Belviq designed to make people feel full sooner
WEDNESDAY, June 27 (HealthDay News) -- The Arena Pharmaceuticals drug Belviq (lorcaserin hydrochloride) has been approved by the U.S. Food and Drug Administration, the first approval of an anti-obesity medication in 13 years.
The drug is sanctioned for people aged 18 and older with a body-mass index (BMI) of 30 or higher, or adults with a BMI of at least 27 who also have a weight-related condition, such as type 2 diabetes or high blood pressure, the agency said in a news release. BMI is a measure of a person's body fat in relation to their height and weight.
Belviq is designed to activate a brain receptor that helps people feel full after eating less. The drug was clinically evaluated in a study of nearly 8,000 overweight and obese people, the FDA said.
The drug's label suggests it be discontinued if a person fails to lose at least 5 percent of their body weight after 12 weeks of treatment, the agency said.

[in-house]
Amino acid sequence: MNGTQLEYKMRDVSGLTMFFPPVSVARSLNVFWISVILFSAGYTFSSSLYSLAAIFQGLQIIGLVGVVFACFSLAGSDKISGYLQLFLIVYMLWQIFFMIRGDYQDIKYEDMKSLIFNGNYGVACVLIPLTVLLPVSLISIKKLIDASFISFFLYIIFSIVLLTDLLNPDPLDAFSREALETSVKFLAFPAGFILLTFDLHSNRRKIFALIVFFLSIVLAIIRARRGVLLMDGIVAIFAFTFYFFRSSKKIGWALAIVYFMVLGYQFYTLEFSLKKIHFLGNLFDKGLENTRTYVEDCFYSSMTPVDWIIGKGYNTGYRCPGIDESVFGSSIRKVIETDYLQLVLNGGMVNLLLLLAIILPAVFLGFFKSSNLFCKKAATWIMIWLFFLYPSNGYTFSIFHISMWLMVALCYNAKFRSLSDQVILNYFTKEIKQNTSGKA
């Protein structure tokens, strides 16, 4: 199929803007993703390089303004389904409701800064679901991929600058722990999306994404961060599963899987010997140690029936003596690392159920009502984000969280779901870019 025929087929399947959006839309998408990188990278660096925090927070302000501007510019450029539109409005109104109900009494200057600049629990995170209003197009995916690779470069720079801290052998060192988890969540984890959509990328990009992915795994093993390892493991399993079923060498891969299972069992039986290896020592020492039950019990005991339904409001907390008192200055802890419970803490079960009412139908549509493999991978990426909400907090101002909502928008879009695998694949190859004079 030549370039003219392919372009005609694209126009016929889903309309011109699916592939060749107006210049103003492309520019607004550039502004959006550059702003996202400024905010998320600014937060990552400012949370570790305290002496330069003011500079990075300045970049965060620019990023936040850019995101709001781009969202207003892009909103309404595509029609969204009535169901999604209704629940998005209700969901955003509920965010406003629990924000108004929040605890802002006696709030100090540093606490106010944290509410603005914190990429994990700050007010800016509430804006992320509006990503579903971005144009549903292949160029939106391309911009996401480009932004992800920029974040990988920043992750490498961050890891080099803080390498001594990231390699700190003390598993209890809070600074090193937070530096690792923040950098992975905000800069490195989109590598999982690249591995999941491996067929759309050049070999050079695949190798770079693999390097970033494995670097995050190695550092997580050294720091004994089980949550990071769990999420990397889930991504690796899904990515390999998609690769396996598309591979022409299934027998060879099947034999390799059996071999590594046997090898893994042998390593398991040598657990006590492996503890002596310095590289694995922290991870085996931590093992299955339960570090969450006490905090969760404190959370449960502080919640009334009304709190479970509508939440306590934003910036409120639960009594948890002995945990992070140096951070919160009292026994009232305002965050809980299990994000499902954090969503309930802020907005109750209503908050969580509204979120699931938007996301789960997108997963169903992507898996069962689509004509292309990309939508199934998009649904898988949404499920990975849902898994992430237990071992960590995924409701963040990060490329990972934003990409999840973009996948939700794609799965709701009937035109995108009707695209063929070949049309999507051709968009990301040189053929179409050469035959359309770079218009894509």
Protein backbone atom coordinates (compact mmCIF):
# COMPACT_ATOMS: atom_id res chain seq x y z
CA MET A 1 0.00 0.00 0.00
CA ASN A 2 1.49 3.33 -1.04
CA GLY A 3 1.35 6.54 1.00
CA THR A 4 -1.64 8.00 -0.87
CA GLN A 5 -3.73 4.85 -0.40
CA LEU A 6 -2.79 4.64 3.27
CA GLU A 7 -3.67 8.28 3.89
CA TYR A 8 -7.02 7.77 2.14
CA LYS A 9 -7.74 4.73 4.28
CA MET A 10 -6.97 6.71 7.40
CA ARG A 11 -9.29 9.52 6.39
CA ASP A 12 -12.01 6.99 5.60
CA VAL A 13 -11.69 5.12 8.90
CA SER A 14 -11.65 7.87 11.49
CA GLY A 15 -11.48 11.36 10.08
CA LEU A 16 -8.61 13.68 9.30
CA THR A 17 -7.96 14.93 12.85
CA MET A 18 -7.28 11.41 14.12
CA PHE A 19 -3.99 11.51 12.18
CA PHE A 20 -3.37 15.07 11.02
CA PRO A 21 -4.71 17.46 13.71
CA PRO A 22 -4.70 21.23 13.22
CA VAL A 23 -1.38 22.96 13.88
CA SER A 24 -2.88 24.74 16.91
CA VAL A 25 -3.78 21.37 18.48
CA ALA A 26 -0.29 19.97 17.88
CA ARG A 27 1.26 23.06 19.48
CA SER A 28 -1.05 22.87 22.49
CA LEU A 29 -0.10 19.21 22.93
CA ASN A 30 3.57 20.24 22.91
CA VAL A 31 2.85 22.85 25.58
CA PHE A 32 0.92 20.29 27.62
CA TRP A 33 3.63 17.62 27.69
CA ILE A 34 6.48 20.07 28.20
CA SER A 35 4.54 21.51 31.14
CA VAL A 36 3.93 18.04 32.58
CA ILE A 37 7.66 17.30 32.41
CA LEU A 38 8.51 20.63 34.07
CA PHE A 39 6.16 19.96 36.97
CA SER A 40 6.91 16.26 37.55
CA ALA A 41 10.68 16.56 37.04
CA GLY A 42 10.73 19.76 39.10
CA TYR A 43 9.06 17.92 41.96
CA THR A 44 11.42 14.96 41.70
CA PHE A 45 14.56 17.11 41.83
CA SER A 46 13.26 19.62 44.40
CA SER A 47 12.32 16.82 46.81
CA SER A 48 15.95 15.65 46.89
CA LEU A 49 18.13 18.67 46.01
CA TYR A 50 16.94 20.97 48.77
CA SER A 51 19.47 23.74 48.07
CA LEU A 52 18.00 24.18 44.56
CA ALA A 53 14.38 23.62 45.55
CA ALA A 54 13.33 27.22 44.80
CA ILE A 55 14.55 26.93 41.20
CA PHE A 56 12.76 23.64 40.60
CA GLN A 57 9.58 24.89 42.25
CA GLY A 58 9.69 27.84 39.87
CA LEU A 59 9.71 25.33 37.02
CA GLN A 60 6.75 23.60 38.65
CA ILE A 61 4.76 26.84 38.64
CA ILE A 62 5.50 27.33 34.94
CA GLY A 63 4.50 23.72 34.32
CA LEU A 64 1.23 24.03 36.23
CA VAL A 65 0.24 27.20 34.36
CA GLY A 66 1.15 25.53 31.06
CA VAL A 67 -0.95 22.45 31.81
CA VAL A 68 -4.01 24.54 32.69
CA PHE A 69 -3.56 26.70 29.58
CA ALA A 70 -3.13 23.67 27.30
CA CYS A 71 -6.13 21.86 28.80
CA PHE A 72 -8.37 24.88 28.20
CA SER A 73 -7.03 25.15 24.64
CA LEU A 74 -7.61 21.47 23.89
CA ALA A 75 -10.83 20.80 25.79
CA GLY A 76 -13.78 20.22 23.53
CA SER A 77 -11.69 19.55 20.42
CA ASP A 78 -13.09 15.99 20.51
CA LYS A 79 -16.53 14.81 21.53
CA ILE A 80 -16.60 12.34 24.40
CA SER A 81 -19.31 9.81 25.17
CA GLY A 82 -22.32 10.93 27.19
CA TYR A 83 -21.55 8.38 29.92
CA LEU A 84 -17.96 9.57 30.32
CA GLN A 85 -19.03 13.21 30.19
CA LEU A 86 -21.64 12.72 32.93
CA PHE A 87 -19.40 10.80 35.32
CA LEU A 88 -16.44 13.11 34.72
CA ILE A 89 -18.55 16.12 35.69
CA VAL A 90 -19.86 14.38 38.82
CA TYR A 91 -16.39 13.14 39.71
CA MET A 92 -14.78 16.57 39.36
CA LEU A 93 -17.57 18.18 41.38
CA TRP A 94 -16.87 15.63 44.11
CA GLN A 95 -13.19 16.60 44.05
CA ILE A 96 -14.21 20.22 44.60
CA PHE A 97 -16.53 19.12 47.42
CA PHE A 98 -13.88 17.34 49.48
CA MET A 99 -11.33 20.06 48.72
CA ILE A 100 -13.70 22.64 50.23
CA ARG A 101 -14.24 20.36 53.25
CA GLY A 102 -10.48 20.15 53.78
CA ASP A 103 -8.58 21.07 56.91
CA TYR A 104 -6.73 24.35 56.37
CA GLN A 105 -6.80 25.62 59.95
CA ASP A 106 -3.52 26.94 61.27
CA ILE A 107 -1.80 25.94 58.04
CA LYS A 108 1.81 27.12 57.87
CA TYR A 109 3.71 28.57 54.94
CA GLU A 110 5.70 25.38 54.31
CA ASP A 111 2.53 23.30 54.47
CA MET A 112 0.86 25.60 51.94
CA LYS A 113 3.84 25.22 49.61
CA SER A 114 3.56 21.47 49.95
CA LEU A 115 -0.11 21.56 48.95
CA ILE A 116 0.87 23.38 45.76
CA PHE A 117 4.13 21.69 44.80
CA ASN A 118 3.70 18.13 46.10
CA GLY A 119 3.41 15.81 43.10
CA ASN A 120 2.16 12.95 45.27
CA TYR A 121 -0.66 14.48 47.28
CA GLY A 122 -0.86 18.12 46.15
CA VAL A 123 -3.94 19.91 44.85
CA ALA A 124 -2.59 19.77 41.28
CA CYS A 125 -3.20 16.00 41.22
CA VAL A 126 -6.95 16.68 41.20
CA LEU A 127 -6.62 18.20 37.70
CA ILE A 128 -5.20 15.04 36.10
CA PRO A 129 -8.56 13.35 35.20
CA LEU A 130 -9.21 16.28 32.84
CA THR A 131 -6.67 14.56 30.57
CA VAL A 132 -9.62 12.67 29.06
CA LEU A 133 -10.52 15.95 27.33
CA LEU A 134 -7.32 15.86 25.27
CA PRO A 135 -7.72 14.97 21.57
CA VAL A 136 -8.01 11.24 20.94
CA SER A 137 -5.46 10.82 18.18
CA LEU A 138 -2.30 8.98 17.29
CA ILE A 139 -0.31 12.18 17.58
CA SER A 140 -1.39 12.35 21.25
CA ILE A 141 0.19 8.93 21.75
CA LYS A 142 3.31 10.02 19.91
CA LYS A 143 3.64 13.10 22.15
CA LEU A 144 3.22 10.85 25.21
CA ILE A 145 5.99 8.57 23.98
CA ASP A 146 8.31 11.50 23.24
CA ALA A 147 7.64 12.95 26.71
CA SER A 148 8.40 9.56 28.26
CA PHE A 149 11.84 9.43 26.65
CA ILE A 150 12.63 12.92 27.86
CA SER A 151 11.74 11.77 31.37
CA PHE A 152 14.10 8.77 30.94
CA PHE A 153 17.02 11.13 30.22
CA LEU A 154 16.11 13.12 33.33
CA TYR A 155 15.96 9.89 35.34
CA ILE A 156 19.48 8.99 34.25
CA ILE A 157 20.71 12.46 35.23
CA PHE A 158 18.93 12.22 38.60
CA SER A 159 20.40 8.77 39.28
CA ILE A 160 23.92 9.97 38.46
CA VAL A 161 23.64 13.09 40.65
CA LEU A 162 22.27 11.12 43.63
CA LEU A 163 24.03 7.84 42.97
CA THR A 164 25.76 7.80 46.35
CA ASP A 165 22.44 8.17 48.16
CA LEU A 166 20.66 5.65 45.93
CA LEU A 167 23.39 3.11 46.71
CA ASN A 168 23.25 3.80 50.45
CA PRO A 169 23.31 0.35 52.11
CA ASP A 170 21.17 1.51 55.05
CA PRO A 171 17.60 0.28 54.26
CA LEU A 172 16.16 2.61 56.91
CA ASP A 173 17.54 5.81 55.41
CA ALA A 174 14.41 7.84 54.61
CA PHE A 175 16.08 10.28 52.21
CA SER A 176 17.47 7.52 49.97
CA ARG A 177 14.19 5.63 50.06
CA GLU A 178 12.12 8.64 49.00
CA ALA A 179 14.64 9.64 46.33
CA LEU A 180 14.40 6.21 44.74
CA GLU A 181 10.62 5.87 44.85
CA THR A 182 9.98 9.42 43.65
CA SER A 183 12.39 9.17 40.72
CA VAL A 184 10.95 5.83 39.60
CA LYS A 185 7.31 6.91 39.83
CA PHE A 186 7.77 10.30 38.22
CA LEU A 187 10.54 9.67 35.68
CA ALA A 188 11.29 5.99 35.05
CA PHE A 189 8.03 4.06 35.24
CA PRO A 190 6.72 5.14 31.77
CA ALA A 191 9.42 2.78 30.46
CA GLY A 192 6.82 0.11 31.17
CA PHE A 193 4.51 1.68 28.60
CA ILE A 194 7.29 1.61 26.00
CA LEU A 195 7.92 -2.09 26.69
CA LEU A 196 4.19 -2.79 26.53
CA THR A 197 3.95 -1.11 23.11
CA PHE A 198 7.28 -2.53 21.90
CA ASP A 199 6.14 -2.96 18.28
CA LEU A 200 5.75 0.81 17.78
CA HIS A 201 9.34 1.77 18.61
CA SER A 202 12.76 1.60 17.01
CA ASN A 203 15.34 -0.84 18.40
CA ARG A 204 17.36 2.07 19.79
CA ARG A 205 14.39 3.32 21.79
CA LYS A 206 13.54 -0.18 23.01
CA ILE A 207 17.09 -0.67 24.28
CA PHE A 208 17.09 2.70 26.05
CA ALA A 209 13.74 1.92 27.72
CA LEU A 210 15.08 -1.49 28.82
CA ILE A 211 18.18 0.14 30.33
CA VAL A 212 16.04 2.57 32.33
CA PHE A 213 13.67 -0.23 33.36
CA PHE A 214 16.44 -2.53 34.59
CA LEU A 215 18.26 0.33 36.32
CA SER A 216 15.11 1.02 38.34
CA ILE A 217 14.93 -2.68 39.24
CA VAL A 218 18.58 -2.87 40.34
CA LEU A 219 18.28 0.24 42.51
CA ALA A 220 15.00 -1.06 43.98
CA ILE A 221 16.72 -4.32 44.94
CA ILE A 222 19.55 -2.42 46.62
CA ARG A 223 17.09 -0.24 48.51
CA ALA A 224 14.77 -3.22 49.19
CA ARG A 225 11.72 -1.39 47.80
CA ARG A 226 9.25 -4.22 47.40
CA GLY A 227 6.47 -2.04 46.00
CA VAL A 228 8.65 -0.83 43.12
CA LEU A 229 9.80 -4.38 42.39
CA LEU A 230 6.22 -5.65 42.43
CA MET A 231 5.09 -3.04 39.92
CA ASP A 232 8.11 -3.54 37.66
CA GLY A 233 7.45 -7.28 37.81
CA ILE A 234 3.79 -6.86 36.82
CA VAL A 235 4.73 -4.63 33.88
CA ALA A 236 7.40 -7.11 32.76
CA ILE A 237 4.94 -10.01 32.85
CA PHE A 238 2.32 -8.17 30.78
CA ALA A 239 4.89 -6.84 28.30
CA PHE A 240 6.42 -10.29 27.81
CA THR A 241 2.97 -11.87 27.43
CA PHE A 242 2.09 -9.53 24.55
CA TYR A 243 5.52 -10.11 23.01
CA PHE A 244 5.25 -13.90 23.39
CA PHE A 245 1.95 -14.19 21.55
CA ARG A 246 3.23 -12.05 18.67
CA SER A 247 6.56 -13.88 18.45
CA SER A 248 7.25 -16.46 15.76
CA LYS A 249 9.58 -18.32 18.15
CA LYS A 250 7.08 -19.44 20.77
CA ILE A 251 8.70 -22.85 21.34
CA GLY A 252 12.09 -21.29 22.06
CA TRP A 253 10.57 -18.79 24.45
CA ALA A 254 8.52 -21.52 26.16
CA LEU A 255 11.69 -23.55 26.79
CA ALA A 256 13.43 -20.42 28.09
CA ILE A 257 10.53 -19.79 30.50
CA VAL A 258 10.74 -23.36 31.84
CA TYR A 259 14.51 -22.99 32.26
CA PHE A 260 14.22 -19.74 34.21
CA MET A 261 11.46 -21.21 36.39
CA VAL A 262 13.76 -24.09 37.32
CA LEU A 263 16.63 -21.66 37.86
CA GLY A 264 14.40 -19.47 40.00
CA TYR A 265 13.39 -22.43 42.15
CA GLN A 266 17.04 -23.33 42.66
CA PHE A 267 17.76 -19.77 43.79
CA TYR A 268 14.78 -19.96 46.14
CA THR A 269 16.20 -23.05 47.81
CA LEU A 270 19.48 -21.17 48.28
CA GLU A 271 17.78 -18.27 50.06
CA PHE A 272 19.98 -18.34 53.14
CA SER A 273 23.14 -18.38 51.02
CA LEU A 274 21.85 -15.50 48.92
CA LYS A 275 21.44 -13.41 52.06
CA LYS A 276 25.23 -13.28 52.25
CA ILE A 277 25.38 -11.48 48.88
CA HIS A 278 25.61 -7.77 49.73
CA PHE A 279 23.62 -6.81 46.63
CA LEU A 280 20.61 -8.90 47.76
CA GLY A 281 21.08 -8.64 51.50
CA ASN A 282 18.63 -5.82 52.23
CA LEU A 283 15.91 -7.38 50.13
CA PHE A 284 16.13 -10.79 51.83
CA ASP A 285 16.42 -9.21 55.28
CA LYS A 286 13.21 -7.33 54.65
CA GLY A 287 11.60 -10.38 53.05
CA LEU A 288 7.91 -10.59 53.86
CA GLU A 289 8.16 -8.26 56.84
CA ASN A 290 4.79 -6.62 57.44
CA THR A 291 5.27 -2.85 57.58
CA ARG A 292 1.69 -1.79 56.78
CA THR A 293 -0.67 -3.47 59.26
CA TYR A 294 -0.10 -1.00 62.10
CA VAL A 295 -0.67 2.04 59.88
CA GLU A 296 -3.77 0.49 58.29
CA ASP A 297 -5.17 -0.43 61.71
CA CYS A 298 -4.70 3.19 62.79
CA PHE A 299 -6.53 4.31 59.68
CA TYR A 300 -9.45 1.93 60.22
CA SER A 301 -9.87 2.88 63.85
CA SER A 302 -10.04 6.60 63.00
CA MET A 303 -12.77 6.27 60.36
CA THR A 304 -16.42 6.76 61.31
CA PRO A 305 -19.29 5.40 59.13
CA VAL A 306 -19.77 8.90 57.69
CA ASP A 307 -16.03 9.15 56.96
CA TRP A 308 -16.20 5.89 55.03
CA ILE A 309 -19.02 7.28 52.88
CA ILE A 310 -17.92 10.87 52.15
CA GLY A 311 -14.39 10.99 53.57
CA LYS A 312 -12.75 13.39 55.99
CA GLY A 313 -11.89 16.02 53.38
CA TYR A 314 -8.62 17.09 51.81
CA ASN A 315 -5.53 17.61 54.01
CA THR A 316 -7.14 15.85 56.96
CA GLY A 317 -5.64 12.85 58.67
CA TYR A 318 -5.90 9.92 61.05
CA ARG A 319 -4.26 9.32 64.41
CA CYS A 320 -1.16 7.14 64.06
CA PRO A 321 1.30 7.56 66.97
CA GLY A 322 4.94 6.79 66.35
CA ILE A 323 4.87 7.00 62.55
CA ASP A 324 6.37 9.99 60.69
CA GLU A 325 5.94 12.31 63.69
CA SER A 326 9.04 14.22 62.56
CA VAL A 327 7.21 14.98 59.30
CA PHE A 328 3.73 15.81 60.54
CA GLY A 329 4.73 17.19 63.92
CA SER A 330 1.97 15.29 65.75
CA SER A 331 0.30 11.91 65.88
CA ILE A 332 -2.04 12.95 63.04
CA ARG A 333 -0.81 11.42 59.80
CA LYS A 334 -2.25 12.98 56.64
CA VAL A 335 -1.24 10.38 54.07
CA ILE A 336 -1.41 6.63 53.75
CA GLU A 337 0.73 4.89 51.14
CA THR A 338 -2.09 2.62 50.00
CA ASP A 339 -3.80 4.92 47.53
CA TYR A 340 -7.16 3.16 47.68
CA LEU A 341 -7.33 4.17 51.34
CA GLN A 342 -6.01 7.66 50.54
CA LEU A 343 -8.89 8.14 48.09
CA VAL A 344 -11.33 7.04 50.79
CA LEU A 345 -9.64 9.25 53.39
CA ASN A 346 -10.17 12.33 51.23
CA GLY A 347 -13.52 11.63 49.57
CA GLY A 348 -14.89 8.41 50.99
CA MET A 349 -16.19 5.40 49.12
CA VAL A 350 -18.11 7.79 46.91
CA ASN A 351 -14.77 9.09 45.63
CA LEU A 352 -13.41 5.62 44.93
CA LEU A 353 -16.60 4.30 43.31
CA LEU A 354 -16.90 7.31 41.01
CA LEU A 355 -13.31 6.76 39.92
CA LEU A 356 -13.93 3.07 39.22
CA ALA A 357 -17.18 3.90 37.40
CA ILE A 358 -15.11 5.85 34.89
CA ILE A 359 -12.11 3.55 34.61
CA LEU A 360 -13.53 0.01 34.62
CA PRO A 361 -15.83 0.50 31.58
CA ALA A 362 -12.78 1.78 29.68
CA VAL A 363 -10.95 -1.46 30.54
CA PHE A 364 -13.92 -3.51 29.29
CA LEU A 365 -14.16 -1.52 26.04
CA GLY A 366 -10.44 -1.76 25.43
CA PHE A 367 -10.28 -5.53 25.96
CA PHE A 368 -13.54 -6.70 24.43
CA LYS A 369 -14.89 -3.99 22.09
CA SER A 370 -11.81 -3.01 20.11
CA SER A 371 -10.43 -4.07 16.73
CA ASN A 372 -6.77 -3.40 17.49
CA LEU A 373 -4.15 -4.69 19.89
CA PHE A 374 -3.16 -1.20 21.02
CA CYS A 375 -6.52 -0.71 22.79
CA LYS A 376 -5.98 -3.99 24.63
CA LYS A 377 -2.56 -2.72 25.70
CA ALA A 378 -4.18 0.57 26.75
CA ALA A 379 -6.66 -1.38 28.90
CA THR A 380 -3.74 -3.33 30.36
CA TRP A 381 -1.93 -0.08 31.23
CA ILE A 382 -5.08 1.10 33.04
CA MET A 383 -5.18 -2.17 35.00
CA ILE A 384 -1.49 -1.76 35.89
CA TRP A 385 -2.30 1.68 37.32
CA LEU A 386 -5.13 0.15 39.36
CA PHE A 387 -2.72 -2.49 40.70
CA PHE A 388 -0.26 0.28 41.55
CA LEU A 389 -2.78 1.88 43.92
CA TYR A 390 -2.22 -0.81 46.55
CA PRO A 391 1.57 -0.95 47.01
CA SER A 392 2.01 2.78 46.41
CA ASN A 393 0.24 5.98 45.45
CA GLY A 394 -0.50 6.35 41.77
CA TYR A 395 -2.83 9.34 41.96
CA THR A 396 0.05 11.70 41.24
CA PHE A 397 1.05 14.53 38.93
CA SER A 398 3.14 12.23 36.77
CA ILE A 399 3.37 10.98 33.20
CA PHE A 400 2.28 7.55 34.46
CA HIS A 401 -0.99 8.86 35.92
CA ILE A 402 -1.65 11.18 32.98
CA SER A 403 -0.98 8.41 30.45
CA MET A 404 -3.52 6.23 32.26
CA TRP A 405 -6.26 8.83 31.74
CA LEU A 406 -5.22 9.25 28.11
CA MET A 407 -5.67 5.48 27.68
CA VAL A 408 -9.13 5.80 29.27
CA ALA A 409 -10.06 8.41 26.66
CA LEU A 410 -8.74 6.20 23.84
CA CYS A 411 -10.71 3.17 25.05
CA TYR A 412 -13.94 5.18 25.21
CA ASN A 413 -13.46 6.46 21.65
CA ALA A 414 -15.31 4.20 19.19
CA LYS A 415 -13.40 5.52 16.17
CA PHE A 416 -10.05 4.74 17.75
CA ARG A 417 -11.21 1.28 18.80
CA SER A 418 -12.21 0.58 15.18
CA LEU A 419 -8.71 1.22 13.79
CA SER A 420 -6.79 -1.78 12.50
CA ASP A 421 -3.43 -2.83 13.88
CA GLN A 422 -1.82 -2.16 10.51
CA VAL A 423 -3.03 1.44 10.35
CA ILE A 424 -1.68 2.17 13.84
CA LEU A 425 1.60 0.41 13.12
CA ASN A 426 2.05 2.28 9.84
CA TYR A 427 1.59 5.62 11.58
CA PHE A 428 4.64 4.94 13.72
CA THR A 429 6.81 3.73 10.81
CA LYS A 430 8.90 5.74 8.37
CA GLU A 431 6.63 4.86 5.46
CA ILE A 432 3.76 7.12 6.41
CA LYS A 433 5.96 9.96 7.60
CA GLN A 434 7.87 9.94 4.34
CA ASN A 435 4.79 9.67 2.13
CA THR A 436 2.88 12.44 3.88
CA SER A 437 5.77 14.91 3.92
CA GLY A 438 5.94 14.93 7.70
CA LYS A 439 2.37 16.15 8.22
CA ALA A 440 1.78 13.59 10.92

Arena, based in Switzerland, will be required to conduct six post-marketing studies to measure users' risks of heart attack, stroke and other cardiovascular problems, the FDA said.
Common clinical side effects of Belviq included headache, dizziness, fatigue, nausea, dry mouth and constipation. People with diabetes also are at greater risk of low blood sugar (hypoglycemia), the agency said.
The U.S. Centers for Disease Control and Prevention has more about overweight and obesity (http://www.cdc.gov/obesity/ ).